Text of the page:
Prepare for Compliance: The Chapter <800> Answer Book

October 2017 - Vol.14 No. 10 - Page #18

Q&A with Patricia C. Kienle, RPh, MPA, FASHP
Director of Accreditation and Medication Safety Cardinal Health

Pharmacy Purchasing & Products: What was the motivation behind creating The Chapter <800> Answer Book?

Patricia C. Kienle, RPh, MPA, FASHP: USP sets the standards that organizations must meet to ensure safe compounding, but it does not provide instructions or guidance for how organizations should meet these standards. Therefore, pharmacists and health care facilities have had a significant number of questions since USP <800> was finalized and the enforcement date of July 1, 2018 was established. After receiving a significant number of queries about how to implement the chapter, ASHP decided to compile a book of USP <800> questions and answers to guide compliance efforts.

The direction of the book was determined based on the questions submitted to ASHP, questions asked on the listserv, and questions posed at professional meetings, and the content is organized in the same manner that the chapter is organized. The book provides questions and answers in a simple format to inform policy and procedure (P&P) development. Questions cover selecting, ordering, storing, dispensing, administering, and monitoring hazardous drugs (HDs), and are organized in line with the medication-use process and the Joint Commission and CMS recommendations.

The Chapter <800> Answer Book is designed to be used as a guide; it is critical that pharmacists read and understand the exact wording of the actual chapter. Pharmacists should also be aware that federal and state regulations may be stricter than USP <800>, and that these regulations may change moving forward. Thus, it is critical to keep abreast of state and federal requirements, as well as USP <800>. USP occasionally publishes frequently asked questions (FAQs) and updates, so be sure to review the USP website periodically. If the USP FAQs address a specific situation, they should be used to guide procedures.

PP&P: What general principles of USP <800> must pharmacists understand?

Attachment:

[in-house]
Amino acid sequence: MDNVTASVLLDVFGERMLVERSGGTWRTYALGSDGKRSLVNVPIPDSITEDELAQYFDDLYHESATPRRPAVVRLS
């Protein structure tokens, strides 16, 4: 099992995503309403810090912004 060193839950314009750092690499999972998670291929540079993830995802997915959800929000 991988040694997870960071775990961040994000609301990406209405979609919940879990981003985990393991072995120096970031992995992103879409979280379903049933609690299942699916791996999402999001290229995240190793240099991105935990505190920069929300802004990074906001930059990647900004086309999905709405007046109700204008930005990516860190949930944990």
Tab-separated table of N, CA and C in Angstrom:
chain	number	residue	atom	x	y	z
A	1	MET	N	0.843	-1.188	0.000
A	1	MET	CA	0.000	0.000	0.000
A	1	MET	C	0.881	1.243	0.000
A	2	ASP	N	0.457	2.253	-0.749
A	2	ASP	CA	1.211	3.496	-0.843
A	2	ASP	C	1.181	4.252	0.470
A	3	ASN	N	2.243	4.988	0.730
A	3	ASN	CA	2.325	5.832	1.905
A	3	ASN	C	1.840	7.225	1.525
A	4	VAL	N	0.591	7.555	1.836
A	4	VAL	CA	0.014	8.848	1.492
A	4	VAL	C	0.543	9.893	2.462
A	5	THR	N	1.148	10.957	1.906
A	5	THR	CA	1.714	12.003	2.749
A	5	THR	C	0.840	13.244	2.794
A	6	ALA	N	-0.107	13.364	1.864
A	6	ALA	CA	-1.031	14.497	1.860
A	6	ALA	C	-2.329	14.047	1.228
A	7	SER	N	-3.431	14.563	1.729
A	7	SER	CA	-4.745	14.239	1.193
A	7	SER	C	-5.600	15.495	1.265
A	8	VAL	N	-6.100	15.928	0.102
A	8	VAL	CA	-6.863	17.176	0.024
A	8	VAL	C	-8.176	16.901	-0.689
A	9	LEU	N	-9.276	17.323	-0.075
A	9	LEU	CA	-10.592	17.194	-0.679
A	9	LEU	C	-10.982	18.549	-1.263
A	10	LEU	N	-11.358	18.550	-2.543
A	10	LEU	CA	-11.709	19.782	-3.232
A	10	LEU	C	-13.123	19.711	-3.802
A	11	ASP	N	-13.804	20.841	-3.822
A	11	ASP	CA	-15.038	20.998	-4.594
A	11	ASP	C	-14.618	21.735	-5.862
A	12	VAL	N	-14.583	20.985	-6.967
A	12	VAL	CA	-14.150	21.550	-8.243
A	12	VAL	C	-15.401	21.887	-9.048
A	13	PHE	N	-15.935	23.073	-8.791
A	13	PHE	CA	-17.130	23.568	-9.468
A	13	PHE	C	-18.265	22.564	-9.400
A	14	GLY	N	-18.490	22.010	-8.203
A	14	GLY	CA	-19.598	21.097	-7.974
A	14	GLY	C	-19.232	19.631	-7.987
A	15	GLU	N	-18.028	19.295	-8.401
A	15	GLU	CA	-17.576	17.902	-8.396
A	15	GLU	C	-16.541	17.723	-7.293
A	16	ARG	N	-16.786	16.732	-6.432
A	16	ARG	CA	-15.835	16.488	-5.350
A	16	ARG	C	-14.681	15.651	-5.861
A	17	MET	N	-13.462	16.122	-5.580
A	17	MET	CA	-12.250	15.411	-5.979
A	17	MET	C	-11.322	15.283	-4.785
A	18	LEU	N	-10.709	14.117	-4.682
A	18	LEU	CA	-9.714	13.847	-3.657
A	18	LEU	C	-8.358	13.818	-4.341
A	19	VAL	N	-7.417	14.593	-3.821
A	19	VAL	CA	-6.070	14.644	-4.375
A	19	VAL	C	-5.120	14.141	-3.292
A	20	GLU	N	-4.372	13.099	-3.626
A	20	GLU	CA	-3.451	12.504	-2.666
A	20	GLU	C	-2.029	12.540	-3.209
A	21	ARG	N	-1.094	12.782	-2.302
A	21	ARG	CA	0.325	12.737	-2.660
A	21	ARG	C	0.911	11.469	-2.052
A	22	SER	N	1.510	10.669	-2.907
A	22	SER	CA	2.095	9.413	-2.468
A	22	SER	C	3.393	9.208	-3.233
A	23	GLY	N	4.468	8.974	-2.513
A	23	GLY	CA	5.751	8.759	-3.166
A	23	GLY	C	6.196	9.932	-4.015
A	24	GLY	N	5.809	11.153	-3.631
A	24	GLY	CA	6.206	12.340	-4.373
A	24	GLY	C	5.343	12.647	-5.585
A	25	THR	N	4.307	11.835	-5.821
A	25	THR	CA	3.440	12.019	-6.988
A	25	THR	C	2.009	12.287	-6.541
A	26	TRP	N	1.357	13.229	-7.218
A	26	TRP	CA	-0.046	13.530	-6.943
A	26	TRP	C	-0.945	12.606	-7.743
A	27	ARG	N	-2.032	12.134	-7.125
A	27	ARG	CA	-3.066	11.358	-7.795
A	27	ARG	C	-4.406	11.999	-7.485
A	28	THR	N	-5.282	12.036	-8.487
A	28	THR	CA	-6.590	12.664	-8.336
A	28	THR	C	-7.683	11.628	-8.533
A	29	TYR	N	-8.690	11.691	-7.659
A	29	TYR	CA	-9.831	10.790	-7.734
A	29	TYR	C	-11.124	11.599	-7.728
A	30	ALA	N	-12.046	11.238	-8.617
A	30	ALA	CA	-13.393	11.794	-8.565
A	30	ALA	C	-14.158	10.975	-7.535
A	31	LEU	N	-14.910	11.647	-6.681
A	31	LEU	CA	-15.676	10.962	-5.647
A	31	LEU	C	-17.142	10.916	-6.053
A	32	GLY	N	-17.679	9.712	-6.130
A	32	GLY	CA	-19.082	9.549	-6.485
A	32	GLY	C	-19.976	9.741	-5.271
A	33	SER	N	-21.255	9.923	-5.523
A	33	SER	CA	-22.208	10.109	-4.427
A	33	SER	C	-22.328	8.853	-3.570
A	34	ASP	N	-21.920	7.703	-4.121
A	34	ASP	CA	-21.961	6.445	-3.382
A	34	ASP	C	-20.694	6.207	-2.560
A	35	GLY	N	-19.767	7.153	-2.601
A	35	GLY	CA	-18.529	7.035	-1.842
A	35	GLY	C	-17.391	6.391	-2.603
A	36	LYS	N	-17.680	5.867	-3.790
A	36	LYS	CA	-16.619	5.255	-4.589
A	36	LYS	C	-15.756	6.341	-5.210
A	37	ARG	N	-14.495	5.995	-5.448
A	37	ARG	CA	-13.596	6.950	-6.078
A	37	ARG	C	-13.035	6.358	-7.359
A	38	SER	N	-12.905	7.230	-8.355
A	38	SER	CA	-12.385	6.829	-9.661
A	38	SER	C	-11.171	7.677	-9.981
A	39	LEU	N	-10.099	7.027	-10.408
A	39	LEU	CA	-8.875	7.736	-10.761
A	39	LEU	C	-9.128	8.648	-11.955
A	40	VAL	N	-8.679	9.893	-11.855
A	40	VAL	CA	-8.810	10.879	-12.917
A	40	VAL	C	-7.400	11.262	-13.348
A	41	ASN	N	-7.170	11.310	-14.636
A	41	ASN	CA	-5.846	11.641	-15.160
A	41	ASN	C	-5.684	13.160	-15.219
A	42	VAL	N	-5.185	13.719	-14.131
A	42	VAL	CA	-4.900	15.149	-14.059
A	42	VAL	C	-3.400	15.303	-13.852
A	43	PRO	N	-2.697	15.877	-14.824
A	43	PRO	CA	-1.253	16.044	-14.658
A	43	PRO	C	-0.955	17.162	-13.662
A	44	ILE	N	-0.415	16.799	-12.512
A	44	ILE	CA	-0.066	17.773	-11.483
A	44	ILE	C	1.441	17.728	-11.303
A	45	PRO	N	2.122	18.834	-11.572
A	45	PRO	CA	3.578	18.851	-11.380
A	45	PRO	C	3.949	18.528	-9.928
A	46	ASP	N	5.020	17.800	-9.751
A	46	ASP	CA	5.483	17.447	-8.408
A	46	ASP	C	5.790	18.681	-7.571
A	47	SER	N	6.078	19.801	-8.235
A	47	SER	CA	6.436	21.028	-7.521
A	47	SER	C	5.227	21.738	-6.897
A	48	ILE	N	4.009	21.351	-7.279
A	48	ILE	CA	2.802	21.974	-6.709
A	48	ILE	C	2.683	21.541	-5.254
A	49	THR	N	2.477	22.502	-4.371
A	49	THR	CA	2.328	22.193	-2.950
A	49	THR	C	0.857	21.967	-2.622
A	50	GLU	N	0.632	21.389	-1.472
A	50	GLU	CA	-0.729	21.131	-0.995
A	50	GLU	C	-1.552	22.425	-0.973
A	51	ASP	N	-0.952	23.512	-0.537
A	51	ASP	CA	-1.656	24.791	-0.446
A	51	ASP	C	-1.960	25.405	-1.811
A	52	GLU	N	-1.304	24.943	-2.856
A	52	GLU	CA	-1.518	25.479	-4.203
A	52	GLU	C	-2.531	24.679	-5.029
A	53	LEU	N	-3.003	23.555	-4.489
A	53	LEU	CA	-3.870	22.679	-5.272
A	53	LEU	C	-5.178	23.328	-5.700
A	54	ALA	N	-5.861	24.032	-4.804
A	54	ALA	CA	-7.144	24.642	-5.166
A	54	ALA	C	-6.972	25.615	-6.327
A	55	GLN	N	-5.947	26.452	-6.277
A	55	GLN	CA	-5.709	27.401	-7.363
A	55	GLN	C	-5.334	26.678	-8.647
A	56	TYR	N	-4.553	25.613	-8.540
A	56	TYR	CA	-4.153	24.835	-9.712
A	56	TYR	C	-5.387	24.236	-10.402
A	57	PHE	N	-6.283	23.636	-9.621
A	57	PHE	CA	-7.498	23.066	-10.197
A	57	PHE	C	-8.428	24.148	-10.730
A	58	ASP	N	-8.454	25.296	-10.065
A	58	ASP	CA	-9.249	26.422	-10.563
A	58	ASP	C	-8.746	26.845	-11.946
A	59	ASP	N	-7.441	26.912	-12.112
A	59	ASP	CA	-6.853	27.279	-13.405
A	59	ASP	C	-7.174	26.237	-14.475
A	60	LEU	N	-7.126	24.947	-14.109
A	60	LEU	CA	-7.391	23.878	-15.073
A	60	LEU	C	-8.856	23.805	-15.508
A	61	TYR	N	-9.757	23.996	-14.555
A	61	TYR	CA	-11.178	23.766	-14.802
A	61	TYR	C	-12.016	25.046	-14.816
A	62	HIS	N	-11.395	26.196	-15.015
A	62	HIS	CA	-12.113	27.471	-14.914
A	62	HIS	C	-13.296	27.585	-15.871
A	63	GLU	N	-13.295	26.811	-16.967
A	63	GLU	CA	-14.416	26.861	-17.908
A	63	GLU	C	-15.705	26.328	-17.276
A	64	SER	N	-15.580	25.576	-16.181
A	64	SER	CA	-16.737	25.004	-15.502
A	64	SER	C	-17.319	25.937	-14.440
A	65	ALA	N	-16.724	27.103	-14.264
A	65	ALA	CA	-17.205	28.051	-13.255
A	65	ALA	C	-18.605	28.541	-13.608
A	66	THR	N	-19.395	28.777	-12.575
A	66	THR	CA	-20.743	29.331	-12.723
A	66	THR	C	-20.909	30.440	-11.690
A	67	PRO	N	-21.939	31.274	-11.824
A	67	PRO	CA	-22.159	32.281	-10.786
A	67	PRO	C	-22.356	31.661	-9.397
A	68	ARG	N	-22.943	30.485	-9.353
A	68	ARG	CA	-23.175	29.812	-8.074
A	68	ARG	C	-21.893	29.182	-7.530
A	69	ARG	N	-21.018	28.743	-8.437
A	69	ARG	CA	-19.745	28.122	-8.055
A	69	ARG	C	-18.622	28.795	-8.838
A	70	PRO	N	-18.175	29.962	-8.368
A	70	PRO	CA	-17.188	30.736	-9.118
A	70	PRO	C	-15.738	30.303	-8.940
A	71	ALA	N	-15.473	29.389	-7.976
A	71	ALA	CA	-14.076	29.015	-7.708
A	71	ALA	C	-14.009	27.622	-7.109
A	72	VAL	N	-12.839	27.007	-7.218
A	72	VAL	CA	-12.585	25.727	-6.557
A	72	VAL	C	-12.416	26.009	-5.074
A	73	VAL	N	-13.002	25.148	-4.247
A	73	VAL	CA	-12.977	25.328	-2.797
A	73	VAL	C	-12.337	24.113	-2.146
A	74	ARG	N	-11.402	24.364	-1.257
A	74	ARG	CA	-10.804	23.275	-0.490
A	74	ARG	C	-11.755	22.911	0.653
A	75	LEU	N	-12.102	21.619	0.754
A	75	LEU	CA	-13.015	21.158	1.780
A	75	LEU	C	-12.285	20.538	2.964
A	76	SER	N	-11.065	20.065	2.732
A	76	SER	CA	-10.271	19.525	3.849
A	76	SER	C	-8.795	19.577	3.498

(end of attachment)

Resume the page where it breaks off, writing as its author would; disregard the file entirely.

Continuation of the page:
Kienle: The goal of USP <800> is to protect health care workers from exposure to HDs. For those organizations already compliant with the HD handling requirements in USP <797>, additional changes are probably not necessary. However, experience shows that many organizations are not yet compliant with <797>.

One significant new concept in USP <800> is the assessment of risk (AoR). USP <800> requires compliance with all containment strategies and work practices in the chapter when entities handle antineoplastic drugs requiring manipulation. However, organizations have the option of evaluating the HDs they use to assess the risk of each; some of these drugs, depending on their dosage forms and manipulation requirements, may be deemed exempt. An AoR can be performed to determine which dosage forms of these agents may be handled with alternative containment strategies and/or work practices that are sufficient to protect health care workers from exposure.

To conduct an AoR, develop a list of all the HDs used at the facility, based on the NIOSH HD list. Then, review each drug’s dosage form, packaging (unit dose or bulk), and whether or not it must be manipulated prior to dispense. If the drug must be manipulated, who will do so and where?

While this will require an initial time commitment, once the AoR is complete, it should be simple to maintain. Reviews will only be needed when new drugs, dosage forms, or technologies enter the facility. Note that AoRs must be reviewed and documented at least annually. For a comprehensive description of how to perform an AoR, see Perform an Assessment of Risk to Comply with USP <800>, published in the March 2017 issue of PP&P.

Two other significant changes in USP <800> are the negative pressure range requirement and elimination of the low-volume exemption in manipulation and compounding of HDs. To protect staff, USP <800> requires that all HD compounding be performed in negative pressure. When negative pressure is required in current <797>, the measurement needs to be at least 0.01” negative to the adjacent space. USP <800> requires a specific range: 0.01” to 0.03” negative to the adjacent space. The low-volume exemption, which has been allowed in USP <797>, is eliminated in USP <800>, as it does not protect personnel appropriately. All manipulation and compounding of HDs, unless they are entity-exempt in the AoR, must occur in a BSC or CACI in a negative pressure room.